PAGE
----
Plus, that labor poop will be one poop in an endless line of weird, disgusting, smelly, inconvenient poops you're likely to experience as a mother. Your kid is going to be
all about poop, so I guarantee you that they won't care if you poop while you're trying to push them out of your body. If anything, it just prepares everyone for the future. "I Know You're Going To Be A Great Mom"
You are. You're going to be an awesome mom, and I truly believe that's a thought every baby is born with. That's why your baby is going to reach for you the moment they're brought into this world. That's why your baby is going to cry for you when they're hungry or scared or unsure or in pain. That's why
your baby will sense your mood and react accordingly. That's why your baby will grow up to be the toddler that runs to you when they're hurt and tells you they love you and demands a goodnight kiss, each and every night before they go to bed.
Your kid already knows you're going to be great. After all, you did a pretty bang up job of giving them a comfortable and safe home for the last 40 or so weeks.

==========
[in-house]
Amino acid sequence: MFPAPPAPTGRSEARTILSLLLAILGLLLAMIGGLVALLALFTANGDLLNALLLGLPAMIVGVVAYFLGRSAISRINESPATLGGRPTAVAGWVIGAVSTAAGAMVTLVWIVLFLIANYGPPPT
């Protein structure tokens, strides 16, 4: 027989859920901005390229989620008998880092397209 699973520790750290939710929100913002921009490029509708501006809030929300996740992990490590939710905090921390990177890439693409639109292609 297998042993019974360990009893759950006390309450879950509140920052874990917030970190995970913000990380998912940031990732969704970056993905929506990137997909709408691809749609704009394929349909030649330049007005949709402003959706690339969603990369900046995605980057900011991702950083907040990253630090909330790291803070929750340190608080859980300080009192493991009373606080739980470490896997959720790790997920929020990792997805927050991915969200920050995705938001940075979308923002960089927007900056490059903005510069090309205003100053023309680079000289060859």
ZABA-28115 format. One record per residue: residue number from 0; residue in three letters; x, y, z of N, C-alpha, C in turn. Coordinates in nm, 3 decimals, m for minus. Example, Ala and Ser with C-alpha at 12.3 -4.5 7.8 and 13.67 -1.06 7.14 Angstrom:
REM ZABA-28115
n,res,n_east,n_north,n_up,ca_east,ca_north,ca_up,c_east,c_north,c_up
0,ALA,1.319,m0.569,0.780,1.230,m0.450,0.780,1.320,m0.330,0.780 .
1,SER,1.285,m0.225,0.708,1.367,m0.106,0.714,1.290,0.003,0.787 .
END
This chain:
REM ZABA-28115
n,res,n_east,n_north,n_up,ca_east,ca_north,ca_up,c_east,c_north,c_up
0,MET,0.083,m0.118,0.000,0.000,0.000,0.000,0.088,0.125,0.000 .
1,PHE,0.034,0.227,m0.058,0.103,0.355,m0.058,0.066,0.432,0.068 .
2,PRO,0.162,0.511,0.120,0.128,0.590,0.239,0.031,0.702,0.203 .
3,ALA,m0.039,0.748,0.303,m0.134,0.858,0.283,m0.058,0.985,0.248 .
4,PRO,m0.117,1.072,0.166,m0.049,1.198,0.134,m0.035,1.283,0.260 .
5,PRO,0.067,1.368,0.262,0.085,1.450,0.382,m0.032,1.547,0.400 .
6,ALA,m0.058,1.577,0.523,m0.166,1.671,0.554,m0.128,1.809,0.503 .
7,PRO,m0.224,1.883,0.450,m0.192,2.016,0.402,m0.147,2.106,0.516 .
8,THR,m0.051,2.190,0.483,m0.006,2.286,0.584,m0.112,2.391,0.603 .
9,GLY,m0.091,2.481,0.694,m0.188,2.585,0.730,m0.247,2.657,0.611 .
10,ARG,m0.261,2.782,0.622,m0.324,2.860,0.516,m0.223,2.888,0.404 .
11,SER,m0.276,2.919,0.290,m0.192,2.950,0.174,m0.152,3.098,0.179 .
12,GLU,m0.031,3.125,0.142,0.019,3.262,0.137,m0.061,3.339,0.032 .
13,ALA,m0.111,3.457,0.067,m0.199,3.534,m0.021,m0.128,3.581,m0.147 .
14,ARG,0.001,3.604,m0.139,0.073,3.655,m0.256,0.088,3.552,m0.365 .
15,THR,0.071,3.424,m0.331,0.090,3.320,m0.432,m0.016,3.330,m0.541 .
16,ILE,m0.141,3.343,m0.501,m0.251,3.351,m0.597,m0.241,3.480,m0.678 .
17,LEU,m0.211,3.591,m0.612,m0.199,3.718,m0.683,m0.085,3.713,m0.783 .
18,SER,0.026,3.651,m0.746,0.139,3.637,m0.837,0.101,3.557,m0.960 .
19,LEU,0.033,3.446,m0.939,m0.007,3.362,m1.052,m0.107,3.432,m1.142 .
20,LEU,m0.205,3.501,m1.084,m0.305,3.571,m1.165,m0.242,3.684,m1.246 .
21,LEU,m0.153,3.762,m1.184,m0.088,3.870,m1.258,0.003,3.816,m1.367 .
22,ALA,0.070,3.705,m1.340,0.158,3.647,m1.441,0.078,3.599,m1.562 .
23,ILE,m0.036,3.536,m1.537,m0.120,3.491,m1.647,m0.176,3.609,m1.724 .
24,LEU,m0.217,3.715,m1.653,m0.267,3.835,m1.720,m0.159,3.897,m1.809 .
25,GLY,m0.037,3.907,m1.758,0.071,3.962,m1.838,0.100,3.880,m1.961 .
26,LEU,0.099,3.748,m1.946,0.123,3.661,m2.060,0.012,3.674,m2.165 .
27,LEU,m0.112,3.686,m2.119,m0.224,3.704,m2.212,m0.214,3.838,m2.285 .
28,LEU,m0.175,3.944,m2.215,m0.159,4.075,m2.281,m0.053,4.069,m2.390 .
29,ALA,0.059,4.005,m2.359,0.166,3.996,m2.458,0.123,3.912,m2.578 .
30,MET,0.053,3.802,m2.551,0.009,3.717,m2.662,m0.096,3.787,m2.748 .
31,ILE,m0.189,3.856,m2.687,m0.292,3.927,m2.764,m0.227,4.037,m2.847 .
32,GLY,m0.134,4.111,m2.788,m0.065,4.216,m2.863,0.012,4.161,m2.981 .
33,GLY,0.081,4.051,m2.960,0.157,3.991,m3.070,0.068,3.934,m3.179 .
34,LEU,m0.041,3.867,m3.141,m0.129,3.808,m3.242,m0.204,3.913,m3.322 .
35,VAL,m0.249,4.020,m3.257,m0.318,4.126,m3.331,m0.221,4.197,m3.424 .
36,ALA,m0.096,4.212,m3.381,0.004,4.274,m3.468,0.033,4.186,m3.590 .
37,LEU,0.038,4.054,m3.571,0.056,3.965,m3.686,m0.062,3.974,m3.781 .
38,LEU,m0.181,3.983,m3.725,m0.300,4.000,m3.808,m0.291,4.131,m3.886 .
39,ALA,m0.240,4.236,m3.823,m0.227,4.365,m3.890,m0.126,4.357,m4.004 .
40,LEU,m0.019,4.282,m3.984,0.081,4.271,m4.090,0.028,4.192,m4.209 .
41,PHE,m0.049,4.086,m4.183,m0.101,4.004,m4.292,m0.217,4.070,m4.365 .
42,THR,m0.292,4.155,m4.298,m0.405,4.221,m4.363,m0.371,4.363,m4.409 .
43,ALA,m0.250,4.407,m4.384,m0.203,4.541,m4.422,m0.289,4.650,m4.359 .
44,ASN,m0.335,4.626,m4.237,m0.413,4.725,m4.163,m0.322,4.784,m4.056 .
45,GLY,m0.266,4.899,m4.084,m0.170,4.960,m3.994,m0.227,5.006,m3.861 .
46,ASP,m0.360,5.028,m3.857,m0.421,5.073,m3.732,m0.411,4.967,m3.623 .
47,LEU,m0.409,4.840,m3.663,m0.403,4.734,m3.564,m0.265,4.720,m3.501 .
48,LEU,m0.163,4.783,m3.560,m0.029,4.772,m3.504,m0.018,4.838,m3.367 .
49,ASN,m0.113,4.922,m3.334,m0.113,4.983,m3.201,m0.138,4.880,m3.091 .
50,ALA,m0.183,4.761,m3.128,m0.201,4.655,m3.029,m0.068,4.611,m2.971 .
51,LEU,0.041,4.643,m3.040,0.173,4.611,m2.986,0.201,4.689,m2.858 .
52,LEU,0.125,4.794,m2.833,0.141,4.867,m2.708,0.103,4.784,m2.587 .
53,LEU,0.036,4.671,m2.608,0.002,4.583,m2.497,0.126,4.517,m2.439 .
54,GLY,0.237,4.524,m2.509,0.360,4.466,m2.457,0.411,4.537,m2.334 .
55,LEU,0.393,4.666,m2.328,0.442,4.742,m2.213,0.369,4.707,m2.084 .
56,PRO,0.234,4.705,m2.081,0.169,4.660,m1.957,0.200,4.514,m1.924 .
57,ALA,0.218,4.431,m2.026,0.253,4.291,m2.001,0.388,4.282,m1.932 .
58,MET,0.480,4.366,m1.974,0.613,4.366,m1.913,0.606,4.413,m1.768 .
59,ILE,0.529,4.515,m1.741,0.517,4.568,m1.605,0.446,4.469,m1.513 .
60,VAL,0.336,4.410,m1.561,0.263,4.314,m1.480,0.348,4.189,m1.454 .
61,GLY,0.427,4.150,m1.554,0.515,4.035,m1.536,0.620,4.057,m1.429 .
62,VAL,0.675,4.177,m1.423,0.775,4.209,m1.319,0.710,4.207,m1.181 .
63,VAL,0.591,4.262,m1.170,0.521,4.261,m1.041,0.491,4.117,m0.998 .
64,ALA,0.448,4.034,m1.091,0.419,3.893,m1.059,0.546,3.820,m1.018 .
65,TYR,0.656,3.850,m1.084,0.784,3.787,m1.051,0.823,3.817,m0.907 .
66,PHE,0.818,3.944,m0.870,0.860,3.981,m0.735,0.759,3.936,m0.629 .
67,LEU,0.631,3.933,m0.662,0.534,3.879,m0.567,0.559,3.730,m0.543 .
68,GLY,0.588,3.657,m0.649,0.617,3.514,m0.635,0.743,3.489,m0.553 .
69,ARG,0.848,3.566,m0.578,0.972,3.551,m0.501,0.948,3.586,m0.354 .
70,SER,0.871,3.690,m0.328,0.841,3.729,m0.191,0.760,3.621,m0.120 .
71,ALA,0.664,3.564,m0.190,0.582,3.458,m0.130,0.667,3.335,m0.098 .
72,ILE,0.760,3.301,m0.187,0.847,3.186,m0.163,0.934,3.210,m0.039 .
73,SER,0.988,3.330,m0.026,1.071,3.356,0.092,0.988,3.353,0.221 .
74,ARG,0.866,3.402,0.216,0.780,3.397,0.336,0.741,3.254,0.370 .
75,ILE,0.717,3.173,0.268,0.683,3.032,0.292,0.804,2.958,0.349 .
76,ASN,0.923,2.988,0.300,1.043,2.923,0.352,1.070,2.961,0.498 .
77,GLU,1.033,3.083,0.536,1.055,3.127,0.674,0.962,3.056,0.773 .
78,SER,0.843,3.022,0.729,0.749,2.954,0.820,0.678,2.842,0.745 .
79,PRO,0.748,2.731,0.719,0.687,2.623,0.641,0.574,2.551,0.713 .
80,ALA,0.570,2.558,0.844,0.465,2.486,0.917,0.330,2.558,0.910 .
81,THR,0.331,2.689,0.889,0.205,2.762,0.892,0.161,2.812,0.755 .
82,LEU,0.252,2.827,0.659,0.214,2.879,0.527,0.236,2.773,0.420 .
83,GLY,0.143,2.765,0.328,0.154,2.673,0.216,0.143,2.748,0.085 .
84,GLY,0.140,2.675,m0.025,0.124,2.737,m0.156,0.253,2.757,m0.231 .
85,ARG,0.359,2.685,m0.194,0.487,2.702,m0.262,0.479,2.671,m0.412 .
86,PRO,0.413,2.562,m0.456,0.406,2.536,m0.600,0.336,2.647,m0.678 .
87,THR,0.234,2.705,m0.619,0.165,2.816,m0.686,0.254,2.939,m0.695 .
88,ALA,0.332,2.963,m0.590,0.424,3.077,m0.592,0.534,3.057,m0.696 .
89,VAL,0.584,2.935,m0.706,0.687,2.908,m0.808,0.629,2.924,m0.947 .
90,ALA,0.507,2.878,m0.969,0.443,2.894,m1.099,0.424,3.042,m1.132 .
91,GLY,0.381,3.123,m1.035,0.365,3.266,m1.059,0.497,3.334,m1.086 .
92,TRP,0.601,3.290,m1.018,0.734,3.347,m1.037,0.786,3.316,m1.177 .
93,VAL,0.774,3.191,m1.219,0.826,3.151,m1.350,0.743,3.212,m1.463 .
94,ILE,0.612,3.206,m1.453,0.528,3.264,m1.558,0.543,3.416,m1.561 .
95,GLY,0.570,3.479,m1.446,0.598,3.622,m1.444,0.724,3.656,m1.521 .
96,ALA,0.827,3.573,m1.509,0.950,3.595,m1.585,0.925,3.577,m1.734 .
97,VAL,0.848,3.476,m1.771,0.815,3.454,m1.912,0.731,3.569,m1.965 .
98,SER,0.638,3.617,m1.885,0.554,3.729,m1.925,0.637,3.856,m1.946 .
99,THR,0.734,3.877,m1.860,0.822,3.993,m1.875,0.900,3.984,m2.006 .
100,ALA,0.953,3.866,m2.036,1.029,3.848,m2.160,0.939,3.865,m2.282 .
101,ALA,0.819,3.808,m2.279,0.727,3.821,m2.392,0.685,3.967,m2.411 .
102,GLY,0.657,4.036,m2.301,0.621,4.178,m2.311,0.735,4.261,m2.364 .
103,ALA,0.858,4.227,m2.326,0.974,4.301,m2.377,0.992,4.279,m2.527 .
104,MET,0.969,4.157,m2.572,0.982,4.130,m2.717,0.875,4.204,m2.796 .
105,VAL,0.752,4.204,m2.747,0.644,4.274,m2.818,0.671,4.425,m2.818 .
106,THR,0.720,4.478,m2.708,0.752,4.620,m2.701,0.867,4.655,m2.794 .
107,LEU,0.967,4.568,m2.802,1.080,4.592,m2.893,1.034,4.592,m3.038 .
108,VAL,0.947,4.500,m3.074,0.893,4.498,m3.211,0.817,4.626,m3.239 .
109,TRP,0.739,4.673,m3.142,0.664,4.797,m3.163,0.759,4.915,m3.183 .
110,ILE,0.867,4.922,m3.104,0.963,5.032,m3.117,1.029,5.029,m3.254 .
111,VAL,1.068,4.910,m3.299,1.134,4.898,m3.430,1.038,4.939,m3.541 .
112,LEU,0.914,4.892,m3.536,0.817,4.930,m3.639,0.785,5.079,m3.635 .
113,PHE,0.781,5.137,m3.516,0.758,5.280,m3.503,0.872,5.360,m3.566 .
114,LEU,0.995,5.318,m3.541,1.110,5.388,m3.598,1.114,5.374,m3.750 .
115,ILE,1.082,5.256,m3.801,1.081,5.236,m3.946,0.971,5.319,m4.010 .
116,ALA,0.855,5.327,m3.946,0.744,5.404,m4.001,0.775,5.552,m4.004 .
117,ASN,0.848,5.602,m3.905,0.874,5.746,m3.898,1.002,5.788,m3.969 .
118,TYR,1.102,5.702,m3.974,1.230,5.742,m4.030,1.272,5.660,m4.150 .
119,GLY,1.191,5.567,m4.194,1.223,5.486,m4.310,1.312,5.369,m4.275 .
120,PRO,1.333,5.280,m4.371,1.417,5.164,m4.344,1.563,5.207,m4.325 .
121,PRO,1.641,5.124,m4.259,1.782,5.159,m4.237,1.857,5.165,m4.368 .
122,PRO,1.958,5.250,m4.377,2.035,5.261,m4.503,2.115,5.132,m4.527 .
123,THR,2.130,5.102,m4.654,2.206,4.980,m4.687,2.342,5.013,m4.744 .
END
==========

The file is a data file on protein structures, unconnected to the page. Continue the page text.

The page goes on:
"I Can't Wait To Meet You, Either"
I feel confident assuming that every woman who goes into labor is excited to meet her little one (or ones). Is she also probably a little scared? Sure. I mean, I know I was. However, I was just so damn happy that the beginning of labor meant the end of my pregnancy and the first time I would see my son, face-to-face.
I hope that he was as excited to see me as I was to see him. I'd like to think that he was just as impatient as I was, so he pulled that "flush" lever and got the show on the road because, well, it was time for him to meet his mom. Yeah, I'm just going to say that's how it all went down.
"Sorry About The Pain And Stuff"
No way your kid doesn't think this. Sure, they can't say it, but I guarantee you they think it.
And if they don't, one day they will. I called my mother a few hours after I had my son and
did not nothing but apologize. I was so sorry I put my mother through the very same thing I had just endured. So if your baby isn't thinking they're sorry for the pain now, they will one day. Trust me. What Parents Are Talking About — Delivered Straight To Your Inbox